The town is known for its therapeutic mud, discovered in the 19th century. However, it also has a long history of hosting people with disabilities.
Haapsalu is a compact town, and everything you need is within reach. But if needed, taxis and buses are adapted to the needs of disabled people.
There are accessible sports - Haapsalu Water Centre has a special lift, which provides access to the pool, and wheelchair users can play tennis or go bowling.
Haapsalu Cultural Centre and most museums are also accessible by wheelchair, and a variety of cultural events are on offer.
- Walk through the romantic streets of the city.
- Relax with mud therapy.
- Visit the Estonian islands.
Winner in the Tourism and Regeneration of Physical Sites category
The Lahemaa National Park, in the north of Estonia just 70km away from Tallin, is the largest nature park in the country.
It covers 725km and has a diverse landscape – endless plateaus, coastal plains, several waterfalls, beaches and forests.
Rich and diverse flora and fauna complement the beautiful landscape.
Lahemaa is a perfect place to rest and enjoy the natural environment. In this beautiful setting, you can find three manors – Palmse, Sagadi and Vihula.
Each of the manors is unique, yet all three of them have common features which complement the surroundings.
Regeneration and revival
The 20th century was a rather challenging era for the manors. Economic decline and nationalisation led to their misuse and subsequent decay.
Fortunately, in the last few decades a lot has been done to restore the historical beauty of the complex.
Palmse was the first of the three to be completely renovated and was developed into an open-air museum, hosting events like music concerts, wine tasting and traditional food festivals.
Sagadi house is now home to the Nature School and the Forest Museum. Hiking trails of different lengths offer walking opportunities and there are also guided excursions to the forest from the house. Visitors to the house can learn about the natural heritage of the region.
Vihula is now a luxury holiday and eco-spa resort, offering an array of body treatments using local herbs. It is a perfect escape from the bustling life of the city.
Extensive collaborative efforts between the tourism authorities and local entrepreneurs have ensured a diverse holiday package, which offers guided tours, excursions, spa packages and other programmes catering for every visitor.
- Taste local wines at the Palmse Manor. There are tasting sessions in the wine cellars.
- Visit the Forest Museum at Sagadi Manor, a former granary and carriage house. Here you can see more about the history of the region.
- Why not go on a Viking long-ship adventure in Kasmu and learn about the history and traditions of the Vikings?
- Board a long-ship and listen to sailors tell their stories. It's a great experience for anyone interested in history.
Winner in the Aquatic Tourism category
Located in southern Estonia, Lake Vortsjarv is the second largest lake in the Baltic States.
The lake is not only a natural habitat for a number of flora and fauna, but also a home, an employer, a rest area, a subject for research, a history keeper and watercraft carrier.
Lake Vortsjarv has a great recreational value as well as considerable fishery and navigational importance.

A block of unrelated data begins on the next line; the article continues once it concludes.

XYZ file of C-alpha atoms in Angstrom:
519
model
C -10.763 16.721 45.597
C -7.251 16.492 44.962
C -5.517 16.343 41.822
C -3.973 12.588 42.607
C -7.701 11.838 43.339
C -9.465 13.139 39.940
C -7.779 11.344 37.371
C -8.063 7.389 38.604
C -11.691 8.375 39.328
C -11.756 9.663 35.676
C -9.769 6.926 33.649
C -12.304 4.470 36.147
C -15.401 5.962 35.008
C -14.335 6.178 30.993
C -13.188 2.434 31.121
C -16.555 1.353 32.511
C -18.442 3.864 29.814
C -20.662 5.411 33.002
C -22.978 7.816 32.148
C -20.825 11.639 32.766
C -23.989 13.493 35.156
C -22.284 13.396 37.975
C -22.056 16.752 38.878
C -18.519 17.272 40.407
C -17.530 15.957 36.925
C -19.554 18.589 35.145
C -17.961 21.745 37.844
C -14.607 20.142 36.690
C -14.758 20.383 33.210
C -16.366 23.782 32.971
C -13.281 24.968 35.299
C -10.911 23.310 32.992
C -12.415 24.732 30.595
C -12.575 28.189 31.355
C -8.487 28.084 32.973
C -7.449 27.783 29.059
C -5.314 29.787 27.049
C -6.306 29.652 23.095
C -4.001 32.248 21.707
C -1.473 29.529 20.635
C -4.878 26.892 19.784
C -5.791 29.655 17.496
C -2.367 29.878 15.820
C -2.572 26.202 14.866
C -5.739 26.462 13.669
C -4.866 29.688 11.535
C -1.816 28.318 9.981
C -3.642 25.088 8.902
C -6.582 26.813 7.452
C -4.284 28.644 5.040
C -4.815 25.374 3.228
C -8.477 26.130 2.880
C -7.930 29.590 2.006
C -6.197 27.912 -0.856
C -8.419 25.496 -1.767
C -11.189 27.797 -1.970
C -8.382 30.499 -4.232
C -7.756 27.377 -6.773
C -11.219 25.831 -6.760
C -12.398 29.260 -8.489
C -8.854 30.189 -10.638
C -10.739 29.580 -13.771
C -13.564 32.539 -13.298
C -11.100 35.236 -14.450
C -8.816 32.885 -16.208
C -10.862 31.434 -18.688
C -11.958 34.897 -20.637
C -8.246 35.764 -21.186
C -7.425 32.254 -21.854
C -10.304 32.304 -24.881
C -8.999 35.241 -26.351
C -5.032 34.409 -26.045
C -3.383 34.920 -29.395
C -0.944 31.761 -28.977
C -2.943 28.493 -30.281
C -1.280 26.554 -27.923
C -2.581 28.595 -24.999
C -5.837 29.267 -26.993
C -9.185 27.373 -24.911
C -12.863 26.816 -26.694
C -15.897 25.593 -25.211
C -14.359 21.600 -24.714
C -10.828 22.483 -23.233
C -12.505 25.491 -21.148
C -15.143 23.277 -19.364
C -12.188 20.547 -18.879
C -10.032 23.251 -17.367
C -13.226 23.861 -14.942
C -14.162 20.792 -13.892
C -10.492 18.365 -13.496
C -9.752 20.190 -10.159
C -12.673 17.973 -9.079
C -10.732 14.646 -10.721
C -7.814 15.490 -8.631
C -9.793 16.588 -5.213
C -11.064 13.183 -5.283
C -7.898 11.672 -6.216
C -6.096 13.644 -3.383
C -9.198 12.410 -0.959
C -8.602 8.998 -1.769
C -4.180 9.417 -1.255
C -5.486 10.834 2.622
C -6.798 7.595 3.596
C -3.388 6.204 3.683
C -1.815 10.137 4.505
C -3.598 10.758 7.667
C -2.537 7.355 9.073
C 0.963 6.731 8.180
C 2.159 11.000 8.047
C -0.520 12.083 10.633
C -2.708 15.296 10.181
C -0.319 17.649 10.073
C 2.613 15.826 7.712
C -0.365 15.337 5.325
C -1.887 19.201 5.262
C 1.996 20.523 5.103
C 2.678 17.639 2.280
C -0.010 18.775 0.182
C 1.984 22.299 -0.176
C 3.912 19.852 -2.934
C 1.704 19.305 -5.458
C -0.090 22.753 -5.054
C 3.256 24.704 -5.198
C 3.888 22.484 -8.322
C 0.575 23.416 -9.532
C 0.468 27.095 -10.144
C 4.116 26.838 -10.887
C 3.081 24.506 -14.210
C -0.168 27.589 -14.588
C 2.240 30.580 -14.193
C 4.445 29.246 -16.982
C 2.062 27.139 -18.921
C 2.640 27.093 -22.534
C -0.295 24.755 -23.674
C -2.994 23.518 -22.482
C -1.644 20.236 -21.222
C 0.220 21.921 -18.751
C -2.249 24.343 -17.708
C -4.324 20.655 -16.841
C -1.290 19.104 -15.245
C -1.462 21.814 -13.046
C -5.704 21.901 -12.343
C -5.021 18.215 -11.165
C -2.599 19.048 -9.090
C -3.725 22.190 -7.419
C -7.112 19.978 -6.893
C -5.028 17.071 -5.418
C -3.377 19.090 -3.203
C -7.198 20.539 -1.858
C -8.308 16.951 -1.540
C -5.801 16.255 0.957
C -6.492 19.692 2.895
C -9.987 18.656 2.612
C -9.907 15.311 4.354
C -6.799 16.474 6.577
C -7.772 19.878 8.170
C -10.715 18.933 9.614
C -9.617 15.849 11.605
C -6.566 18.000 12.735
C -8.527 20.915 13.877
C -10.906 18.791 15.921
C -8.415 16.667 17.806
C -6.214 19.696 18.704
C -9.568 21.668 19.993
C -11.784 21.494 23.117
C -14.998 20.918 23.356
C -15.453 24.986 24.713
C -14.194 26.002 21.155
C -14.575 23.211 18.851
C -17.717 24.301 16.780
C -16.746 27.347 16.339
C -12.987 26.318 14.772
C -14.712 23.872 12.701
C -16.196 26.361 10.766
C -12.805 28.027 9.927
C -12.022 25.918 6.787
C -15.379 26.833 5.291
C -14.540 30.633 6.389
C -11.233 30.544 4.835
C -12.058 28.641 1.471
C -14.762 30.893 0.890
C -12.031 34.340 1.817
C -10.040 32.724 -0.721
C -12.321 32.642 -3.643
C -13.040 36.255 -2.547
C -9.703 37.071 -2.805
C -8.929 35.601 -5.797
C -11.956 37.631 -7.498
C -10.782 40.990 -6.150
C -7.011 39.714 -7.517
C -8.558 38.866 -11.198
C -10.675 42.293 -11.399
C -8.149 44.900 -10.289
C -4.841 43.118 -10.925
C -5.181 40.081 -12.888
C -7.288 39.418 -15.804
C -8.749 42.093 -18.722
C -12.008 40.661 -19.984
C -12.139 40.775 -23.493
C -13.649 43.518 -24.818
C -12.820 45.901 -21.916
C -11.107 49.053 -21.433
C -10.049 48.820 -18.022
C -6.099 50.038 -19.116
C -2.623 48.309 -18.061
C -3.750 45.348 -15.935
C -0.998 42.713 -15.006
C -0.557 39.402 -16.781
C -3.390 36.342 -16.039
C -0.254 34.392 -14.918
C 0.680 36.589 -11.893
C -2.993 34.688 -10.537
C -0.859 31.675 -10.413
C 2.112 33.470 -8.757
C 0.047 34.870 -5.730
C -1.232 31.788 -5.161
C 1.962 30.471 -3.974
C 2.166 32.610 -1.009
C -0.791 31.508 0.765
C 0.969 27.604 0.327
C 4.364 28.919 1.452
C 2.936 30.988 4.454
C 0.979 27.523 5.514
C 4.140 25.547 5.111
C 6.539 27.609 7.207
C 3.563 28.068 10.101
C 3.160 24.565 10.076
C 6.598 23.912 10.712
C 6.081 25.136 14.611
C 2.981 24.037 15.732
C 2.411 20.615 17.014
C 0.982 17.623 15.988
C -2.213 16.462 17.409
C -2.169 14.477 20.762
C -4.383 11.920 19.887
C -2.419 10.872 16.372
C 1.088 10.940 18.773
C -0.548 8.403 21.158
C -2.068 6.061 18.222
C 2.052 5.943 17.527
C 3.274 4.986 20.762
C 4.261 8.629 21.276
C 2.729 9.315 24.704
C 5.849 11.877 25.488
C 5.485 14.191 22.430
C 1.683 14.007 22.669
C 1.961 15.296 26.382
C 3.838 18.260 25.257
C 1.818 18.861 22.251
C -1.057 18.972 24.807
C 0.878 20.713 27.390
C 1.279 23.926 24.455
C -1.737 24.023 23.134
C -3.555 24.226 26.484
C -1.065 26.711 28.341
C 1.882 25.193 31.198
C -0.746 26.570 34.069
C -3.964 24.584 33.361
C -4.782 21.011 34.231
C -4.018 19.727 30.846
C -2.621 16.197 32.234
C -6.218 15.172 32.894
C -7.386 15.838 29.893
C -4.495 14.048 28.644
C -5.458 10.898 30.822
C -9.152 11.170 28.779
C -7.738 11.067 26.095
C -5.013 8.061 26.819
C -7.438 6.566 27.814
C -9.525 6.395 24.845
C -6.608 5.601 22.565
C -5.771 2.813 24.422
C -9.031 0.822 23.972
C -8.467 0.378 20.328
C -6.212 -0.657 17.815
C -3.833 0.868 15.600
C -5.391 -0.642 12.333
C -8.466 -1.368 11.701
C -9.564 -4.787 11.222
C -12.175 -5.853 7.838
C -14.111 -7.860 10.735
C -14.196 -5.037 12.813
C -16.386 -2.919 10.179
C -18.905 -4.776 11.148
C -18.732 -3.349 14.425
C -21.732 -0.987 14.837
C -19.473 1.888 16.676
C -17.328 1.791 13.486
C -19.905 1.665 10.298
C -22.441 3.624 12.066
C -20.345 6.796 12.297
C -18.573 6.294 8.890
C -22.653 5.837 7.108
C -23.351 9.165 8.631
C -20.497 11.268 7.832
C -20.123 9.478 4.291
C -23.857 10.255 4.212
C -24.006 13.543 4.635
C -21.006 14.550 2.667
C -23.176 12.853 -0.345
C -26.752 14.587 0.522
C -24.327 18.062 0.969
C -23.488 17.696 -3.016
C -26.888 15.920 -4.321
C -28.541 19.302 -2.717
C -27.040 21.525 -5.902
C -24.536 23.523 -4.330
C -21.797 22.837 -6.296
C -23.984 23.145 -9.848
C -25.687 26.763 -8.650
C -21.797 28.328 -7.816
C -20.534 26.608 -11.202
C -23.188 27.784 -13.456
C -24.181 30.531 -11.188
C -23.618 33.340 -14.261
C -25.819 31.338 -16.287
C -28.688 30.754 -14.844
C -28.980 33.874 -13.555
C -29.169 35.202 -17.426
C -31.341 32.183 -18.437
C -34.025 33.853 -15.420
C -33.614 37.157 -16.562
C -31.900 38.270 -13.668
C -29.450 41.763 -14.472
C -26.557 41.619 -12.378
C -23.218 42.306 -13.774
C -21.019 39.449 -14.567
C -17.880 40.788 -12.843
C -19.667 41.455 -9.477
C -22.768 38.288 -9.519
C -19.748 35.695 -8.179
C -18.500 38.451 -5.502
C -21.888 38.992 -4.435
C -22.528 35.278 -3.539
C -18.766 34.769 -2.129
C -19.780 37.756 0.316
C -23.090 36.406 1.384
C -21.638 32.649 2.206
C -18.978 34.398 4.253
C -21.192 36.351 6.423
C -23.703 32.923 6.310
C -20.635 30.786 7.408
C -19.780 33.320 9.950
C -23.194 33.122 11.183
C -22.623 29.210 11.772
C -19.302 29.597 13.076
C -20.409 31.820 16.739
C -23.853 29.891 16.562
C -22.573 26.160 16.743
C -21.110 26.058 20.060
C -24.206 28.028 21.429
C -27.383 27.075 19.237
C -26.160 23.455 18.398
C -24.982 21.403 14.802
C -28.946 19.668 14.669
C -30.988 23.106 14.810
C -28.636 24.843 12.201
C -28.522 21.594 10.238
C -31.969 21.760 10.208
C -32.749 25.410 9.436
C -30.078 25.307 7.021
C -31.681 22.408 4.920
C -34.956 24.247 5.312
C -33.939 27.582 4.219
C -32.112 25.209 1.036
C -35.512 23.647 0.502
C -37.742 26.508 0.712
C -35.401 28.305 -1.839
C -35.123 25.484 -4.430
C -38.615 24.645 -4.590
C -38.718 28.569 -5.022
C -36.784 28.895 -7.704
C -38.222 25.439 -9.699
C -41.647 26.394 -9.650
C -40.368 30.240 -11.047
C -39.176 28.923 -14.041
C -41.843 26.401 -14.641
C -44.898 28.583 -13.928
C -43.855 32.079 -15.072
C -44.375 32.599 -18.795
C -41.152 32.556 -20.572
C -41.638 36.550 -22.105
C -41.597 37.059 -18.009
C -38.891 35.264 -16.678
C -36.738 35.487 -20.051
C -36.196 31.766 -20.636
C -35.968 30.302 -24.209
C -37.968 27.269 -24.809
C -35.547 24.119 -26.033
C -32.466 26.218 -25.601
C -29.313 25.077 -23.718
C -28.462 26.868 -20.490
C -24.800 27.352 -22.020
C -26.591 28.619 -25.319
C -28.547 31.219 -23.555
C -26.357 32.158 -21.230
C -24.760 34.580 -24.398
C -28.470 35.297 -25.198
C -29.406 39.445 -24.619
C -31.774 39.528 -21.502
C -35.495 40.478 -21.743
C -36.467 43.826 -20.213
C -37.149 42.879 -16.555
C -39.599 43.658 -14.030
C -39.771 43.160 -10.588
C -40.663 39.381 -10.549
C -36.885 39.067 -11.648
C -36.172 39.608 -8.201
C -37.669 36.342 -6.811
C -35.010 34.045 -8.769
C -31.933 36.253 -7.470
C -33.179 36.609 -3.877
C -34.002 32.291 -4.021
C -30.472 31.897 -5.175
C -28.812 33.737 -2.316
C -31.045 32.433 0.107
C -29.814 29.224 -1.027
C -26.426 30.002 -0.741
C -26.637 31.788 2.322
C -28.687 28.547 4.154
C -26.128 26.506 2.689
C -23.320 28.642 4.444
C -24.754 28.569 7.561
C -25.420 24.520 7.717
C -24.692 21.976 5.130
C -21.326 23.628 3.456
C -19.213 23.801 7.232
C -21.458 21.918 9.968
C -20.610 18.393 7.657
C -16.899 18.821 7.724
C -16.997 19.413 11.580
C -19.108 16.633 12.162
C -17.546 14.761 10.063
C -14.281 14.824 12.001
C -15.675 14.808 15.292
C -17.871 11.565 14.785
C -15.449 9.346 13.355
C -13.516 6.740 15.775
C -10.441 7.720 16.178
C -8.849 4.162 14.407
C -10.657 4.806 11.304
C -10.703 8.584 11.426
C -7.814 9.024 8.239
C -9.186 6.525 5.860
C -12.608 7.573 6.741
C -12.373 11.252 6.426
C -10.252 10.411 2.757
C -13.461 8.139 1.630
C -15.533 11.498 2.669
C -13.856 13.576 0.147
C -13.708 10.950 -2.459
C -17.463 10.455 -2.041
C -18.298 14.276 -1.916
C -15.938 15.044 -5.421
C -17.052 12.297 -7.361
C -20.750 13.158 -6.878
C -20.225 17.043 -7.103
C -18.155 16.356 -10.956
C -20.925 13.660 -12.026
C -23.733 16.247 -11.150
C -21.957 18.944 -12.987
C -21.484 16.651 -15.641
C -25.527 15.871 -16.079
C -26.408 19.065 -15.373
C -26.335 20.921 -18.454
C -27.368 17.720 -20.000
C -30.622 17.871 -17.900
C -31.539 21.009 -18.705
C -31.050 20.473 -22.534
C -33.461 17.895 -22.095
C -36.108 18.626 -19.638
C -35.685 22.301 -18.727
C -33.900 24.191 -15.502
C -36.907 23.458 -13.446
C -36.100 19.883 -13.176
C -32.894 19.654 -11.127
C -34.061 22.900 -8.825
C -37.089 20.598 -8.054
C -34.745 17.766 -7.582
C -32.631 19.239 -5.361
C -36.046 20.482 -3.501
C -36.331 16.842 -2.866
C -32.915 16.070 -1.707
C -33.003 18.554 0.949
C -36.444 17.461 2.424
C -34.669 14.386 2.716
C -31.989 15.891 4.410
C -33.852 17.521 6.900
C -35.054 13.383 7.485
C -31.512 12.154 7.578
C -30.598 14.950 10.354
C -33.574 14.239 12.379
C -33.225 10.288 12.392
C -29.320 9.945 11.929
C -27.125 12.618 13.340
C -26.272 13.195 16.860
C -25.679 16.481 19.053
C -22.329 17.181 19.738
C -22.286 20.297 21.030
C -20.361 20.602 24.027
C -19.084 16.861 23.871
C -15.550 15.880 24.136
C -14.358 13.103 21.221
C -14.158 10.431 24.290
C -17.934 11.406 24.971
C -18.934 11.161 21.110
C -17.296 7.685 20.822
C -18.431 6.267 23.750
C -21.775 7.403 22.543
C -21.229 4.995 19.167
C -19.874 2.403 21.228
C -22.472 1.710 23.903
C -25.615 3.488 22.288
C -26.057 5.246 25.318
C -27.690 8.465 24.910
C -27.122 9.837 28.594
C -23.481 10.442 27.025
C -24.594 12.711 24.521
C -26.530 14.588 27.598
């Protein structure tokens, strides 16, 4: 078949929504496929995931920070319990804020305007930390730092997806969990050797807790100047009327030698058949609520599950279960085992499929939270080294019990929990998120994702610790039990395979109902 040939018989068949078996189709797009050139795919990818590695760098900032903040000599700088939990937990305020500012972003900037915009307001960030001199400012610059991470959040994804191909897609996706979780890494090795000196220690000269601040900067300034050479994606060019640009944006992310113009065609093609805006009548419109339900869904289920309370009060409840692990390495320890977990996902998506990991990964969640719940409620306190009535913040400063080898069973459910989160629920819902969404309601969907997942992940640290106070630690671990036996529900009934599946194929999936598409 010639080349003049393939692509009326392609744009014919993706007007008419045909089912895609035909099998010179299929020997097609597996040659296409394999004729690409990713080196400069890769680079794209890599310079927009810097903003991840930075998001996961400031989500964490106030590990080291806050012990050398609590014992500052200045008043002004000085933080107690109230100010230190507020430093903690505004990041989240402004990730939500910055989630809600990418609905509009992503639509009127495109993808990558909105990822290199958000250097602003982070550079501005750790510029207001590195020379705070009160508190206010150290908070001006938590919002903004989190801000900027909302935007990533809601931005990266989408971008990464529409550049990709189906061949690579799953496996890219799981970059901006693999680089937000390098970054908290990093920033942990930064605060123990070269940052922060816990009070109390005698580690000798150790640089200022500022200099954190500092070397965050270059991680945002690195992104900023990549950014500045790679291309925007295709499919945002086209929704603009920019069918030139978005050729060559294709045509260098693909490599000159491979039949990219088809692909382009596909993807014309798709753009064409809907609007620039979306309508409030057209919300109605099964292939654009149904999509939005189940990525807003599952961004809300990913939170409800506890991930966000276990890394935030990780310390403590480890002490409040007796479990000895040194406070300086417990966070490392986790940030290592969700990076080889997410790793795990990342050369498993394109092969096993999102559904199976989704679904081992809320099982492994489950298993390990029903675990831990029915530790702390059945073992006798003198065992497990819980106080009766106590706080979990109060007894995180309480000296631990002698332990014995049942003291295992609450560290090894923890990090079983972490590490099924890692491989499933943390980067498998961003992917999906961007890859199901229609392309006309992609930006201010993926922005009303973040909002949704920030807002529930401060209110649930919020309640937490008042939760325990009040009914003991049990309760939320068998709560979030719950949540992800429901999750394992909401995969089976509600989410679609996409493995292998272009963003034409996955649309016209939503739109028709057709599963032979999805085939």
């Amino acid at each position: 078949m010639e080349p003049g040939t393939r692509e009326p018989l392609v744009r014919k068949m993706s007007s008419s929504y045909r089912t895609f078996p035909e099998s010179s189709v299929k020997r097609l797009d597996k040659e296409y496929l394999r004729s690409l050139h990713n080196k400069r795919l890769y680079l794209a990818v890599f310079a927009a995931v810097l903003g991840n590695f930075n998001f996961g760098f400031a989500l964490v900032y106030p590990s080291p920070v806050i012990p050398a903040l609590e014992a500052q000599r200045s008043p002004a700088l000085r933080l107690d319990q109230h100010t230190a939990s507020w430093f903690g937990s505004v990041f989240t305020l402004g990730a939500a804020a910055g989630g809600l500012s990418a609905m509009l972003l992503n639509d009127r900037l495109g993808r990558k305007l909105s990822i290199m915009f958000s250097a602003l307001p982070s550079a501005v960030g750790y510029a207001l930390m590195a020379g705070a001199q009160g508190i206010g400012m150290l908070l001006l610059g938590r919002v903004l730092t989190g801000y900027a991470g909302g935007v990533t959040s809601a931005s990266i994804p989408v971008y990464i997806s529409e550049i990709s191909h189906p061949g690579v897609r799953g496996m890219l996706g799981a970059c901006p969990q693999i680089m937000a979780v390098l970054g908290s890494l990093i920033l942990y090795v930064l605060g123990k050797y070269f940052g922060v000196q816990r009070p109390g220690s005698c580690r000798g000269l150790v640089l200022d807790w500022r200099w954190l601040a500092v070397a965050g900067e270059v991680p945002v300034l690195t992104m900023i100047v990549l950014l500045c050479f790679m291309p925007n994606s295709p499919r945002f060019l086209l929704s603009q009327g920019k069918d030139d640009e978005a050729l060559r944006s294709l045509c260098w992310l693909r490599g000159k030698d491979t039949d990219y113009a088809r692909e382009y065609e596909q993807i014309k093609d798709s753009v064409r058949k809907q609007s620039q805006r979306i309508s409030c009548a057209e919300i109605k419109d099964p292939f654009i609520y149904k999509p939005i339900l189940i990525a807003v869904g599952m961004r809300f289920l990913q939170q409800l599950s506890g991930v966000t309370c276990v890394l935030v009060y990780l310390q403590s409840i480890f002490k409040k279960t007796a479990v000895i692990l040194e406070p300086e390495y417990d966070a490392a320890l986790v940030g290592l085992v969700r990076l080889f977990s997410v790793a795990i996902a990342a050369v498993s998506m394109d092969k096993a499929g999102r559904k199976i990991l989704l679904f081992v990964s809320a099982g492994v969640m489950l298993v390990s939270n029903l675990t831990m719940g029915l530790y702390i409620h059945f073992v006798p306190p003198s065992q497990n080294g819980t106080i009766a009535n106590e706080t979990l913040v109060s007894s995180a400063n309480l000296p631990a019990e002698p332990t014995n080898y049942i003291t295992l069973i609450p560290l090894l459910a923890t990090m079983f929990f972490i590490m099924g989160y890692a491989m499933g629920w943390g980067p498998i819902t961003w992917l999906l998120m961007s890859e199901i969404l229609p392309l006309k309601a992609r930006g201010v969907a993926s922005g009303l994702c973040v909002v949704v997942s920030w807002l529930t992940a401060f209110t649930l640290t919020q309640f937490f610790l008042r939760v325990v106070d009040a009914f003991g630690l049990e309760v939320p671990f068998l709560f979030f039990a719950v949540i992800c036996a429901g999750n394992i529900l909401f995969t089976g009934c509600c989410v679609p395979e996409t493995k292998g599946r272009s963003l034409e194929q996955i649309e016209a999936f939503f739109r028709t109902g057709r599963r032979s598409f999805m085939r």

The beauty of Vortsjarv and its surrounding nature has attracted visitors throughout the ages, offering possibilities for activity holidays and for spending free time.
According to legend, Vortsjarv was a sacred lake. Oak and maple forests on the shores were full of fairies, pixies, witches and wizards. Ancestral traditions are an important part of the cultural life of the people in the Vortsjarv area.
What makes Lake Vortsjarv special?
The Vortsjarv lake, with its abundant fish resources, has throughout the centuries been the means of subsistence for locals.
The natural environment of the lake has left its trace io the culture and history of the region. It is home to ancient fishing villages, and there is even a historical fishing vessel native to the region – the 'kalepurjekas'.
The lake, which is rich in eel, carp, bream and pike-perch, also features Estonia’s only freshwater fish museum.
- the Lake Museum in Vehendi Village which exhibits rare and protected species in aquariums, as well as a model of the biggest fish ever caught in Vortsjarv.
- the Dutch windmill at Tamme (built in 1875-1899) used to serve as a convenient navigation landmark for fishermen.
Winner in the Tourism and Protected Areas category
Only after visiting this region can an outsider truly understand the so called 'fifth season' and the importance the flooding rivers play in developing the area's natural beauty.
The fifth season (a name coined by the locals) is a time of majestic flooding in the Soomaa National Park. The floods are essential for the continued development of the park's ancient bogs.
A must-see is the Kuresoo Bog, one of the best surviving large bogs in Estonia. Almost 200 species call the bog home and its effect on the area is unparalleled.
In the winter there are snowshoe tours over the bogs and frozen rivers, while in the other seasons night-time canoe tours are available. There is even a beaver safari available for lovers of the outdoors.
Local accommodation is plentiful in Vijandy. Don't miss the traditional Estonian food served at Sookolli Soogituba (Ogre's Dining Room).
What makes the Soomaa National Park special?
Soomaa is an ecosystem like no other.
Surrounding the massive maze of bogs are magnificent meadows and forests. In June, the meadows are filled with Siberian Iris and their radiant blue color
For wildlife enthusiasts, the region is home to over 185 different types of birds, such as cranes and the Ural owl. In addition, carnivorous animals such as lynx, wolves and brown bears roam the lands.